hey i seem to remember that in "A Princess Reclaimed" a nice easy to read biography on Princess Helena, it mentioned her envolvment in this book and some of the problems she had with the original author.
Yes, the book was originally published in German, by an Arnold Bergstrasser, in 1883. It seems he obtained the letters through Queen Victoria, but somewhat bafflingly, she did not give him permission to publish them. (Maybe she had hopes of an English version coming out first?
) Apparently Bergstrasser felt he didn't need the Queen's permission anyway, as he went ahead with publication. (QV's reaction to this is not on record.) The edition contained a biographial sketch of Alice, by a Darmstadt clergyman, Dr. Carl Sell. Soon after the German edition proved to be a success, Princess Helena contacted Dr. Sell and asked permission to translate his text into English, which he readily gave (without contacting his publisher first! :-/). Predictably, Bergstrasser (the publisher) denied Helena permission and claimed he owned copyright of the letters now. Helena insisted that since the actual letters themselves belonged to the queen, she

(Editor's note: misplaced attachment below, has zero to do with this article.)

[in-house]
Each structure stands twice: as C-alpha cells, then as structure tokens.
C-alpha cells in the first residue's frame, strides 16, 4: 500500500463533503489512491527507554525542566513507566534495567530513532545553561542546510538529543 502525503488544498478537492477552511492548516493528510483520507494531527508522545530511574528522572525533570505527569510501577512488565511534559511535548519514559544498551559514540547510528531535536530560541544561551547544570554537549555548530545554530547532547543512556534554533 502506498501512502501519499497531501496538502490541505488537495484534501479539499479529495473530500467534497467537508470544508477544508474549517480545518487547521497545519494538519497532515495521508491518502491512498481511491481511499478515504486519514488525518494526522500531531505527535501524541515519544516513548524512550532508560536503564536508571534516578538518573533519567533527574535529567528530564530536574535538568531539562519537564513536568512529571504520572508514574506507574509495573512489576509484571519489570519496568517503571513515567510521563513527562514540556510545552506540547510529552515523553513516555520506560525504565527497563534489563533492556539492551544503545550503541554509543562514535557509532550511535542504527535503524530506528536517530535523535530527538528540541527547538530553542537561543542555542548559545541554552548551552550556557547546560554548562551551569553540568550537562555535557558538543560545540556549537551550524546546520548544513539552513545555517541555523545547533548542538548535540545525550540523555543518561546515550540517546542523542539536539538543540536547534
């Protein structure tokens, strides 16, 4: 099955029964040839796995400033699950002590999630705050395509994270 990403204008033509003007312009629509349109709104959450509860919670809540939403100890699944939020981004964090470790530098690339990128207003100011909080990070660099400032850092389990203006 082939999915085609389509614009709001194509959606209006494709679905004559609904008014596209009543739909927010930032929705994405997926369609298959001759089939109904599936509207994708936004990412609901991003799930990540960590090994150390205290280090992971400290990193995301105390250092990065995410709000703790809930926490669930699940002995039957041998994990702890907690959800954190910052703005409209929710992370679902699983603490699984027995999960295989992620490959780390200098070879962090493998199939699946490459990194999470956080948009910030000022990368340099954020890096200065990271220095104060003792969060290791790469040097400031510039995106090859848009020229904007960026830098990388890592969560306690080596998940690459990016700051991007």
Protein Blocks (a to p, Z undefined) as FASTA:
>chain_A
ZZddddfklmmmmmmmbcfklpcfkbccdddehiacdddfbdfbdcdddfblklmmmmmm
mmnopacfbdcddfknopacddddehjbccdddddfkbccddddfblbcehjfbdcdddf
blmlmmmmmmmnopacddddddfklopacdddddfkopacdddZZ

owned copyright, and that the only Sell's text (the biographical sketch in the beginning) was open for discussion. Bergstrasser finally agreed on a cash settlement, which amounted to £100 for the first 3,000 copies and a further £40 for every 1,000 copies sold. The first English translation included Dr. Sell's original introduction. As the book sold so well in England, a second edition had to be printed in 1885, but this time minus Sell's work, and with a memoir of Alice written by Helena herself.
From 'Helena: A Princess Reclaimed' by S. Chomet:
'The review in The Times
described the Memoir
as 'a touching biographical sketch, written by Princess Christian, containing not only unpublished extracts from Her Majesty's private journals, but the sad story of the death-bed scenes at Darmstadt, described by a devoted friend of the Grand Duchess who attended her in her illness...This loving little memoir by the Princess Christian gives us a higher and clearer insight into the beautiful character of one of the most estimable and loveable of women.'